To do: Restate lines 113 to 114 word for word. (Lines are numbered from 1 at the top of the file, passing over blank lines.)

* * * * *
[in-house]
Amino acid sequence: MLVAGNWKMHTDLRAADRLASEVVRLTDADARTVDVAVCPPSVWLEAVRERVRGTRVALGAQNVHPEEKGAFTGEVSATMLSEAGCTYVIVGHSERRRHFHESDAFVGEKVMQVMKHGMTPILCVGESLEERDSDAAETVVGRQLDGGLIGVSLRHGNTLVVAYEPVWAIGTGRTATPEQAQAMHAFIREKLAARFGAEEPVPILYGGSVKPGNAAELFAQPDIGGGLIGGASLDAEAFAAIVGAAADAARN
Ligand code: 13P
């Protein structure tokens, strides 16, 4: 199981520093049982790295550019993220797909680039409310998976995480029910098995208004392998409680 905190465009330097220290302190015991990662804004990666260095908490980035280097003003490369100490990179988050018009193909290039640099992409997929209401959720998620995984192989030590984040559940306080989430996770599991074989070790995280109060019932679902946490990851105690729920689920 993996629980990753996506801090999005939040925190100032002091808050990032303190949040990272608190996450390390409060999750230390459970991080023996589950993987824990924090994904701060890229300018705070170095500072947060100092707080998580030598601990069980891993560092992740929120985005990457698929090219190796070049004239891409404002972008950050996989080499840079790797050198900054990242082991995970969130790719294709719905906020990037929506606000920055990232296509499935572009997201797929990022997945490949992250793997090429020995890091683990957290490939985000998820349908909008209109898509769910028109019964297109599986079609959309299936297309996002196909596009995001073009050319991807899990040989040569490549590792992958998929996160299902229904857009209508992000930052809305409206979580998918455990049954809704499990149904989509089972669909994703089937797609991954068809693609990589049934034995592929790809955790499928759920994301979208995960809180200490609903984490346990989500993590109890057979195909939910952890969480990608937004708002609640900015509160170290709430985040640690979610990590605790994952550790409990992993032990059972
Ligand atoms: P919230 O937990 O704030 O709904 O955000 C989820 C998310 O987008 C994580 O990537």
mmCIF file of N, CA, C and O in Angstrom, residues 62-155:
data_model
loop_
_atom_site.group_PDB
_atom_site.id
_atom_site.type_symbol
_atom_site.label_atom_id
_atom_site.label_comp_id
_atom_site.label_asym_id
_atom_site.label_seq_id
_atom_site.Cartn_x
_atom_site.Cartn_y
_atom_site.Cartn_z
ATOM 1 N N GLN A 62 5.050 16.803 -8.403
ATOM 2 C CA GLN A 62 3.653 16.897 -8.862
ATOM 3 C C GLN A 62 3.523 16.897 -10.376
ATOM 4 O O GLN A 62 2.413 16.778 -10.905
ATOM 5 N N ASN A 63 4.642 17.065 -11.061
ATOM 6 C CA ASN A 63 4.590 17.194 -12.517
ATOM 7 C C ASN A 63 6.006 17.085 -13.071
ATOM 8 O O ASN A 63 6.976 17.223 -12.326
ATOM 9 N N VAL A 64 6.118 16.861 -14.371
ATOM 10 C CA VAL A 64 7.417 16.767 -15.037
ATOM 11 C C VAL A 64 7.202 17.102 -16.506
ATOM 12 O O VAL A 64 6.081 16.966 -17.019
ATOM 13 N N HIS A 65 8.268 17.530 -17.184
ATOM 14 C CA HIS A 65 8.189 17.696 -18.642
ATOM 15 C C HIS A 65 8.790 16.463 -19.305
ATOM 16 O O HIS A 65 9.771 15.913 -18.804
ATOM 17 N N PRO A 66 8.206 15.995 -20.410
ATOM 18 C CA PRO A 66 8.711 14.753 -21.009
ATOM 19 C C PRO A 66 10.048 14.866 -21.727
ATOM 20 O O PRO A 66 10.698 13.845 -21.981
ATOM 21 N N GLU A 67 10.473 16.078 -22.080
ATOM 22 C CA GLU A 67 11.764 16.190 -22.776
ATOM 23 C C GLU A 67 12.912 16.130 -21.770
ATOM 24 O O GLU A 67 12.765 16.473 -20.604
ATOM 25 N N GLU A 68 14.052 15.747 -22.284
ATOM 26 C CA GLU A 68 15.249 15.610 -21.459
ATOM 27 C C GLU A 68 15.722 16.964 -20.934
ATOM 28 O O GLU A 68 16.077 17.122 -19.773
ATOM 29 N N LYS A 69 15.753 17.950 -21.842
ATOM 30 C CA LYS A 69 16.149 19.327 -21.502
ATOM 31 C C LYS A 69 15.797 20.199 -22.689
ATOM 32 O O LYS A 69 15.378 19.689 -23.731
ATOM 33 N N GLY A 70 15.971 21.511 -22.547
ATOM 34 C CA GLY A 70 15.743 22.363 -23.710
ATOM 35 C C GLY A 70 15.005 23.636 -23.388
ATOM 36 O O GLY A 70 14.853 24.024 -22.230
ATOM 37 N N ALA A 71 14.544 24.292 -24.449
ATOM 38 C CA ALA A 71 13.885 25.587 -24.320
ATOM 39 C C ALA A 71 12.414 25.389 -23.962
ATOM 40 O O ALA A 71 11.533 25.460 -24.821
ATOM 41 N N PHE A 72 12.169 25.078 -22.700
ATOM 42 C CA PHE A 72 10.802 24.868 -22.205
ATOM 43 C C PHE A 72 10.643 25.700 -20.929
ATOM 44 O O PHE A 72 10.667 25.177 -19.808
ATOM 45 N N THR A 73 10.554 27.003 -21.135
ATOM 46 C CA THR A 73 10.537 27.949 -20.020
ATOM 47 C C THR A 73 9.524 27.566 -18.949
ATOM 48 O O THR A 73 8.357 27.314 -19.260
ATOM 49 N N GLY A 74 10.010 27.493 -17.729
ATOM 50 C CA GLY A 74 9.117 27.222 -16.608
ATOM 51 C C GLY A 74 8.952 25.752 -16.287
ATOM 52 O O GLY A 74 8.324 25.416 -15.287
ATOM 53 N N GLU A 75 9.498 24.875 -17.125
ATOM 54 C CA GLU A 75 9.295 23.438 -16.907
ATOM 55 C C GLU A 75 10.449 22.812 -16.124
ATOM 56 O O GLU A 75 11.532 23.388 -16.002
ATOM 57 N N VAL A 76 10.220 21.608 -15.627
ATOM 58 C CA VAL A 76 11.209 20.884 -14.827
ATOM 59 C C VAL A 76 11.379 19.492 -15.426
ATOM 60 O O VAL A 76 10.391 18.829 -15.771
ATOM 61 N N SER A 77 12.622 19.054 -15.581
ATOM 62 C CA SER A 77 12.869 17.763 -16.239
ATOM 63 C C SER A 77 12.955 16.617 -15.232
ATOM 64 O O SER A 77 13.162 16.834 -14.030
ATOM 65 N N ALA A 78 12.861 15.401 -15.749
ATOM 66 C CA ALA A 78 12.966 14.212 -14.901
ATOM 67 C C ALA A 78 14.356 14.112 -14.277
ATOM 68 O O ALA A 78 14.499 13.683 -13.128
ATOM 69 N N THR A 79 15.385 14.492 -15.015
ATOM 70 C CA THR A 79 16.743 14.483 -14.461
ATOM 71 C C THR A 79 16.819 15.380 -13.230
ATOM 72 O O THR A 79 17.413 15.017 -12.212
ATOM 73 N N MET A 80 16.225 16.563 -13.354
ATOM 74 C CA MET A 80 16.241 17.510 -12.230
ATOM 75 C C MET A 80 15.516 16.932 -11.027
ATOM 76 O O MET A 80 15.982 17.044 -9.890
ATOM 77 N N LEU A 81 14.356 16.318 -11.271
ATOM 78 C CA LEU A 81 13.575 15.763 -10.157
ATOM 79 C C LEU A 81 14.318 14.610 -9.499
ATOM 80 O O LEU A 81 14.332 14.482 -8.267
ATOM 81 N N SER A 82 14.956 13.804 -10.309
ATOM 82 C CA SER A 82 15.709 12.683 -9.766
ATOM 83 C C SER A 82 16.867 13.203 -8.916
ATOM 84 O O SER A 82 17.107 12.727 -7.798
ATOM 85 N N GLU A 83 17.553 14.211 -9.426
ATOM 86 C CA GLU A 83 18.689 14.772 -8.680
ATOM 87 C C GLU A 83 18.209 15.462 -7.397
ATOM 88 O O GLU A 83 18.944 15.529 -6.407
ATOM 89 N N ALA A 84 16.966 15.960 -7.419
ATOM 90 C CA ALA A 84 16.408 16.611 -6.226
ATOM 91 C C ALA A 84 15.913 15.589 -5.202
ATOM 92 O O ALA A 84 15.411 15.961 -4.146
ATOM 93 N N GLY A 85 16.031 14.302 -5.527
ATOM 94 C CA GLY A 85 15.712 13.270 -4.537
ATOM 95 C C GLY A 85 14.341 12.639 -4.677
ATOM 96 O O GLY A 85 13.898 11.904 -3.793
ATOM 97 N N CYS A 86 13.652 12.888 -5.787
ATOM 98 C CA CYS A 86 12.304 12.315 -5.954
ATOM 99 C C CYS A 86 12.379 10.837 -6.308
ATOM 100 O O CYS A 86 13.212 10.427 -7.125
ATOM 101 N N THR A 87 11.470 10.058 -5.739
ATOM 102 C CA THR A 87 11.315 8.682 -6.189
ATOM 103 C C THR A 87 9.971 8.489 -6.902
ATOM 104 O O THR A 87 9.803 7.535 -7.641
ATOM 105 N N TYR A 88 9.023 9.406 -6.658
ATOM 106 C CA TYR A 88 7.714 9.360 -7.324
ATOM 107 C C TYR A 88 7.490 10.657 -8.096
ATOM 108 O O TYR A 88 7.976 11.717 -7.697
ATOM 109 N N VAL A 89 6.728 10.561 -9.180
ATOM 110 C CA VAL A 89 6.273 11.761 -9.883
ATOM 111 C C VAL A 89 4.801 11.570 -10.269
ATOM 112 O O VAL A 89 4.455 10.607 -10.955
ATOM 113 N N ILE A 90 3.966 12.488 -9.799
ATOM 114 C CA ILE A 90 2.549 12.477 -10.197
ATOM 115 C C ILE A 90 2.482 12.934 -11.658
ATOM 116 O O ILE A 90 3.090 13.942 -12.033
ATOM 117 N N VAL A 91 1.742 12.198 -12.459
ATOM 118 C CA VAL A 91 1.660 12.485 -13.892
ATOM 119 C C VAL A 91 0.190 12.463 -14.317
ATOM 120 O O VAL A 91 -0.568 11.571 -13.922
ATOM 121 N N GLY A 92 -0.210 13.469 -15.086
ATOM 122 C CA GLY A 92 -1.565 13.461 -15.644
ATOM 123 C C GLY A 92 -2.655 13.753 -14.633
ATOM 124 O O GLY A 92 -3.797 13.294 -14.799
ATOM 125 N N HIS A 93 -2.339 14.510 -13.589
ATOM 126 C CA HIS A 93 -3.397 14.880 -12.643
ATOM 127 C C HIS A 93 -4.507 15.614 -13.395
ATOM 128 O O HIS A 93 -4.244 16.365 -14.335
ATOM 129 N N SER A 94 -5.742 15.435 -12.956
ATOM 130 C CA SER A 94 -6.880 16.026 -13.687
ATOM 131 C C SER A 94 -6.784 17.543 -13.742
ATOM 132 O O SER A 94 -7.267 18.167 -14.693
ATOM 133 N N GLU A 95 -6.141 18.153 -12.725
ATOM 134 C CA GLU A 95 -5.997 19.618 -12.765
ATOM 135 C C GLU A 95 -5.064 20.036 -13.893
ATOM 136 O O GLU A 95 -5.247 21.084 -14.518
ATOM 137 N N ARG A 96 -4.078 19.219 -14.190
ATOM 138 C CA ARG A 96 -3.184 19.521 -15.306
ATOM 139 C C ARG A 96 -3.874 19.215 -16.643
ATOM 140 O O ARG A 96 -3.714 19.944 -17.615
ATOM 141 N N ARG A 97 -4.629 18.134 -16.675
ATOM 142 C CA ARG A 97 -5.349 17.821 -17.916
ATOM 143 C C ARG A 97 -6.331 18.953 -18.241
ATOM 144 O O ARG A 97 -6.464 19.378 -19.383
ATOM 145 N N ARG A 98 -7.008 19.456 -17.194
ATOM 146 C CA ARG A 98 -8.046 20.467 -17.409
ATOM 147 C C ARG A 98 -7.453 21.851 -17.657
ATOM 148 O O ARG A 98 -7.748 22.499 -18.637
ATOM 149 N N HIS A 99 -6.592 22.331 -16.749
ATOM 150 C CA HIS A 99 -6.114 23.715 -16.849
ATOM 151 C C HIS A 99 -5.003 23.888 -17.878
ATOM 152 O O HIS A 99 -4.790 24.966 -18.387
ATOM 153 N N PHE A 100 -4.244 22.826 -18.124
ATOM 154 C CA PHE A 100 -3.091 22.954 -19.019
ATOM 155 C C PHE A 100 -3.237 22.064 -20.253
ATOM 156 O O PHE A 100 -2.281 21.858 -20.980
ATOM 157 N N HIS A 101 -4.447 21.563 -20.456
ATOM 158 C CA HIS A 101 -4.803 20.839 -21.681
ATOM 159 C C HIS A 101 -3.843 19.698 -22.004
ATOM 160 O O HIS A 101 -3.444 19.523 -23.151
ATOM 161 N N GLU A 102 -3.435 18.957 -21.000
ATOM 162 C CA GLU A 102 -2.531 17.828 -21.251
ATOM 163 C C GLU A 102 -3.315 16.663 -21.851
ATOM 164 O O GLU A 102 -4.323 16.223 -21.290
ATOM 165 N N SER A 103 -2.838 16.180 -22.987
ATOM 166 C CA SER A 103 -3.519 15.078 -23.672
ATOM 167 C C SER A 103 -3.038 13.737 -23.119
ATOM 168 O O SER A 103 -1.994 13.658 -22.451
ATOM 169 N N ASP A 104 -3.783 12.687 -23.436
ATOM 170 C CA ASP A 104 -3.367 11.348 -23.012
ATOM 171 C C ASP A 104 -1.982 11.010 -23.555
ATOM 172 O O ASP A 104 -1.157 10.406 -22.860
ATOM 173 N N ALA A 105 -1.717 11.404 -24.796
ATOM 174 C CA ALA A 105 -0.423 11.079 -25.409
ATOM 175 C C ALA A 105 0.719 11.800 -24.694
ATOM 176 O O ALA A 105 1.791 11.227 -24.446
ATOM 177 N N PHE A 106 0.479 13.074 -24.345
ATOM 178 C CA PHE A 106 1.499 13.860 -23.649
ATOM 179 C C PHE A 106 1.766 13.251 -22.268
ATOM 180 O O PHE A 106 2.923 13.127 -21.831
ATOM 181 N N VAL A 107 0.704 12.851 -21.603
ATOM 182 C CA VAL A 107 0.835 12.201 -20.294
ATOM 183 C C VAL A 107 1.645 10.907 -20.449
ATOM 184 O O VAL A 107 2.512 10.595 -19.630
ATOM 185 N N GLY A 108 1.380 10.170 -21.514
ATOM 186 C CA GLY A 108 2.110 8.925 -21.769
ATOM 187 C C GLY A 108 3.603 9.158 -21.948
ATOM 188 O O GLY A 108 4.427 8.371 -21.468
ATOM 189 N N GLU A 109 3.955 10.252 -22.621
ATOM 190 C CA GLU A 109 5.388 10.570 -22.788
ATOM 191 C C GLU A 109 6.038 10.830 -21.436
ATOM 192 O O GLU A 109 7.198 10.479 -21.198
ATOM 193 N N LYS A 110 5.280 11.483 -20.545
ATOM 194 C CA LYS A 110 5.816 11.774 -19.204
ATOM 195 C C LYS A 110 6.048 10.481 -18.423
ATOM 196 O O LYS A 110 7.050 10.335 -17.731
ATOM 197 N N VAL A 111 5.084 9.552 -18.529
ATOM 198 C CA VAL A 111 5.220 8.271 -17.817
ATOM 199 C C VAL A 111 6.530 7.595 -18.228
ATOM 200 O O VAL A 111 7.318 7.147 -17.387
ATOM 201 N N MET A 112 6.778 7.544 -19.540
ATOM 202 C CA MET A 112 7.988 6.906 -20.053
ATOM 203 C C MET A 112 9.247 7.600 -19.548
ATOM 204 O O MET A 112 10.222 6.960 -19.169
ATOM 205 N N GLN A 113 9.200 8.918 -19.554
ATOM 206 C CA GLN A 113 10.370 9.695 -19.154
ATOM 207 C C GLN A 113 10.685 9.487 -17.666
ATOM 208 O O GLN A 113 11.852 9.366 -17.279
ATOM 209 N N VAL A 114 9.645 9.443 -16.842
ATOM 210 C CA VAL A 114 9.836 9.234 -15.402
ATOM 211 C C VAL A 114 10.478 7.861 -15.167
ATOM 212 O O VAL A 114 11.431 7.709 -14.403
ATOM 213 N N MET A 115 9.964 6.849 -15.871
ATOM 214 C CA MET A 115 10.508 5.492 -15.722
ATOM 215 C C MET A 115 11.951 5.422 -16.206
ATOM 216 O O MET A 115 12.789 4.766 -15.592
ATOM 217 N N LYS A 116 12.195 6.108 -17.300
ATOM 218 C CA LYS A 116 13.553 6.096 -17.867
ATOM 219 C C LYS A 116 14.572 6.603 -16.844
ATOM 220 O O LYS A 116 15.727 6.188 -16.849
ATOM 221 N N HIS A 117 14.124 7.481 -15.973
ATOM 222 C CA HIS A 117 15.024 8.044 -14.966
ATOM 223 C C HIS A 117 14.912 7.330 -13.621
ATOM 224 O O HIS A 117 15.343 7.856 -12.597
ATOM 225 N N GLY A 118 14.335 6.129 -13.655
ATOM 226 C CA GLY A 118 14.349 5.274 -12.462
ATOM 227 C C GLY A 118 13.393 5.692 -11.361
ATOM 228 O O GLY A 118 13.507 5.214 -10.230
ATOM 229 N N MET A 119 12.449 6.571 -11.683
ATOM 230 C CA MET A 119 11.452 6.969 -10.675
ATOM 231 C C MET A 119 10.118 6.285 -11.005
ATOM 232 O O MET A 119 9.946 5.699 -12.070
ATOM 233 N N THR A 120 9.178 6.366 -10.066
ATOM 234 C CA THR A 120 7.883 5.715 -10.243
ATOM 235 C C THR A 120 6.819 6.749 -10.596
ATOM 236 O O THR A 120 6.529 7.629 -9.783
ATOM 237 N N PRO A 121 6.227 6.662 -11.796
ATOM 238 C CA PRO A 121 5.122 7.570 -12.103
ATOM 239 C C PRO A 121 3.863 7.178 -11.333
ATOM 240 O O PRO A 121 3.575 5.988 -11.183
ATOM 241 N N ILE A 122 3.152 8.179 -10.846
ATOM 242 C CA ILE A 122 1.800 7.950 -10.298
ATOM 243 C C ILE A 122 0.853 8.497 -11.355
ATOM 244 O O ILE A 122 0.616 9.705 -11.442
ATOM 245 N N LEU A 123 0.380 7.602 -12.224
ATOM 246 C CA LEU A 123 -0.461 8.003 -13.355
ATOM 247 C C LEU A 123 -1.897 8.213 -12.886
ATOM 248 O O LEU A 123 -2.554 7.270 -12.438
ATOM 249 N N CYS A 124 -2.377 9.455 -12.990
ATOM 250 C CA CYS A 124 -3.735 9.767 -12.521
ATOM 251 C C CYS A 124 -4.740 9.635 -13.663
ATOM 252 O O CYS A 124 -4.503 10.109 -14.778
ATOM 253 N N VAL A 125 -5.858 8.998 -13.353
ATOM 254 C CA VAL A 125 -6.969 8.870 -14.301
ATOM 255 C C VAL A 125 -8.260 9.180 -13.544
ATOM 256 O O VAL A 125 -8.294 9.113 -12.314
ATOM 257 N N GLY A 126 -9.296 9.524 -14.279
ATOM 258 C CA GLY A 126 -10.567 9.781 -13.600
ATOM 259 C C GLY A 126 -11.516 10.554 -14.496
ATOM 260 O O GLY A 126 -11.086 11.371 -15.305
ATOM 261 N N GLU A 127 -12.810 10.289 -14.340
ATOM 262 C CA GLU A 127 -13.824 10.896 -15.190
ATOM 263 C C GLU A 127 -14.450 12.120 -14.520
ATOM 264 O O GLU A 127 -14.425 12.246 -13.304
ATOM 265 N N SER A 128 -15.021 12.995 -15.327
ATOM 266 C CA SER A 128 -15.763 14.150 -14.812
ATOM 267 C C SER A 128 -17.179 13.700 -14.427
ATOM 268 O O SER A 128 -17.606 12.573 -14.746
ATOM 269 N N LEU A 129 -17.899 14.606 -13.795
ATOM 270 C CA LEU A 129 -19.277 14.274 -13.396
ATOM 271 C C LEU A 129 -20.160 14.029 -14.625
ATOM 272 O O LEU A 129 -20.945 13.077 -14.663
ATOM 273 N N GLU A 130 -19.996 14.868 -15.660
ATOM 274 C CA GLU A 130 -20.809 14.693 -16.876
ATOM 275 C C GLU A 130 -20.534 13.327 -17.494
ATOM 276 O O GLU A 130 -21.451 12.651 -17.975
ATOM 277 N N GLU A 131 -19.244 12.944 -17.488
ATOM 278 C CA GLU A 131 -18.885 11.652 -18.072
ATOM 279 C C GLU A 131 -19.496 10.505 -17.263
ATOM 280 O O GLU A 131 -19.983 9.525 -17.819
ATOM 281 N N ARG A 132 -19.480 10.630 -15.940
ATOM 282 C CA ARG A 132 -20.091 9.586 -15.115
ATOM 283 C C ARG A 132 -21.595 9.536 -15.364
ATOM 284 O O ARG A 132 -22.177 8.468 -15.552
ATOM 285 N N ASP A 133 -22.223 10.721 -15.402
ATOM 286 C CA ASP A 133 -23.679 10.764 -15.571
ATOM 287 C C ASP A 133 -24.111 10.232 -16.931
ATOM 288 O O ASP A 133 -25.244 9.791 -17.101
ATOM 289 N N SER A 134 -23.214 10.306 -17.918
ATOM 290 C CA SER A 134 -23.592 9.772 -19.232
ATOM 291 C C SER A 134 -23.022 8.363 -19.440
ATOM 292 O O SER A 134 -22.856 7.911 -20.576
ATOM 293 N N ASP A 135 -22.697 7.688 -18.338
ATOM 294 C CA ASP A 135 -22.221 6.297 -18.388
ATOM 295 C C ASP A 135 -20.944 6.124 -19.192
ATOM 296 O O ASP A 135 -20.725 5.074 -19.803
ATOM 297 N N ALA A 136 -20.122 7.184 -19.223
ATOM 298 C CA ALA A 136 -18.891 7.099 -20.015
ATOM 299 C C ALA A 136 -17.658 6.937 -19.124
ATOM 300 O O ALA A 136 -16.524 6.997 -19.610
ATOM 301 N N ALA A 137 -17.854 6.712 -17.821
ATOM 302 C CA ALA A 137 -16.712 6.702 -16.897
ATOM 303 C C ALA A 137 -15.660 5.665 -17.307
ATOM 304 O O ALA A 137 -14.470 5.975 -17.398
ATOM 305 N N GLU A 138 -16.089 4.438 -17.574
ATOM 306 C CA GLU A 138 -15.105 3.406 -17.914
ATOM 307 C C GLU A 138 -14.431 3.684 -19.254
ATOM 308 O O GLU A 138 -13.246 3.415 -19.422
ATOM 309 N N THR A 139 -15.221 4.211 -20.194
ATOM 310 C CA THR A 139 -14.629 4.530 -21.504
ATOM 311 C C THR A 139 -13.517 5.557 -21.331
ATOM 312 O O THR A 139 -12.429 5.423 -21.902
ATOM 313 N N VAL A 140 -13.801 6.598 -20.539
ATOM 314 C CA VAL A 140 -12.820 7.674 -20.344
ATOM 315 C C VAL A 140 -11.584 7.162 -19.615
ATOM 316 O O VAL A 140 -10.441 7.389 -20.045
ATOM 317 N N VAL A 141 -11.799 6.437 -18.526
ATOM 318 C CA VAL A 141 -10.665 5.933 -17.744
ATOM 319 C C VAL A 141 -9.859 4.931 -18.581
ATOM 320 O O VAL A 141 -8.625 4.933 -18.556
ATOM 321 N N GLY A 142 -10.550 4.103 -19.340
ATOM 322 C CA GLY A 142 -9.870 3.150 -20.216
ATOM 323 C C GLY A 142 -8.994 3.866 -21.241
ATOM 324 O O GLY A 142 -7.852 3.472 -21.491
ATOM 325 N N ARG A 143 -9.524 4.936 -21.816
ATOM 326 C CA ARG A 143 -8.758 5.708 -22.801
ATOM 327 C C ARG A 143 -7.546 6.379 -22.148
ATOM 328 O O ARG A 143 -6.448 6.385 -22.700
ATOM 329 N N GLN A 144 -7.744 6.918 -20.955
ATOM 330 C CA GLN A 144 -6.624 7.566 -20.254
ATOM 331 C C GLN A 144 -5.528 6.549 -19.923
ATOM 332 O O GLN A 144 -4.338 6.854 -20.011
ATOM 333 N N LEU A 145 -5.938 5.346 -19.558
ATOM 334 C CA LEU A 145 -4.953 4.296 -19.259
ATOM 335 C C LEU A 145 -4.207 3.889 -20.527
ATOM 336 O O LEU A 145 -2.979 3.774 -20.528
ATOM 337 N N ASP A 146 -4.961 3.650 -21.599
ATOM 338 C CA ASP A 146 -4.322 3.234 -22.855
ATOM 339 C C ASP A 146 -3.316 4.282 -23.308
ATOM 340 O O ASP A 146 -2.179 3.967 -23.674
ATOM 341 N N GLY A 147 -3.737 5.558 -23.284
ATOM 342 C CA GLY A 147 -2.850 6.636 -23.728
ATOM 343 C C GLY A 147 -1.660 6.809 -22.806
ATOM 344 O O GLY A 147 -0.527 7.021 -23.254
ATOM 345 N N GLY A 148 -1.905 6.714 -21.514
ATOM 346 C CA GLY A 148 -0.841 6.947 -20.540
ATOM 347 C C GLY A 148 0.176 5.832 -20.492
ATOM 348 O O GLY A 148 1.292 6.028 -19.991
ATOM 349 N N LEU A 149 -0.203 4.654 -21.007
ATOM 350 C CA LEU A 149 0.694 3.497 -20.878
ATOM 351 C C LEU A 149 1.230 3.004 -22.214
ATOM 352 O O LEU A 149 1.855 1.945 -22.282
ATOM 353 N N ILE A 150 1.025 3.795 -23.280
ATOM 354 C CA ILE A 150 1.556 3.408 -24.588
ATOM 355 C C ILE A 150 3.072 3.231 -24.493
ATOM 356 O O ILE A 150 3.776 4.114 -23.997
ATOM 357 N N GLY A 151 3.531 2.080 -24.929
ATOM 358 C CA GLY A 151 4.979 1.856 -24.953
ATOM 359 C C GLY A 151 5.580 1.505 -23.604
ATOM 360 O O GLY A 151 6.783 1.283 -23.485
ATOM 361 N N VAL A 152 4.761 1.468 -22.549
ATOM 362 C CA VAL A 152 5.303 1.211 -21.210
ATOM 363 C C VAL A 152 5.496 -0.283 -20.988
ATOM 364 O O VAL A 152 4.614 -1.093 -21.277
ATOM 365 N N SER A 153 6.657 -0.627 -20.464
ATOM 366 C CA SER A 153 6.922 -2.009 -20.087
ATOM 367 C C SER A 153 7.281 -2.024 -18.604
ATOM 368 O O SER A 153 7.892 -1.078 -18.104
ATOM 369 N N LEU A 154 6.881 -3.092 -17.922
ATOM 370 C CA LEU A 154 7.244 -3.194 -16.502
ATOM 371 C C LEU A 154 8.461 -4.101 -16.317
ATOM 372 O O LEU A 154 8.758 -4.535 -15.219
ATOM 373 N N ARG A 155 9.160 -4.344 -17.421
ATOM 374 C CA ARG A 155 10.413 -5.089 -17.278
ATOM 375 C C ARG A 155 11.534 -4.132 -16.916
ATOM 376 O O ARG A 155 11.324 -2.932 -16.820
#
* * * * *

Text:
ATOM 95 C C GLY A 85 14.341 12.639 -4.677
ATOM 96 O O GLY A 85 13.898 11.904 -3.793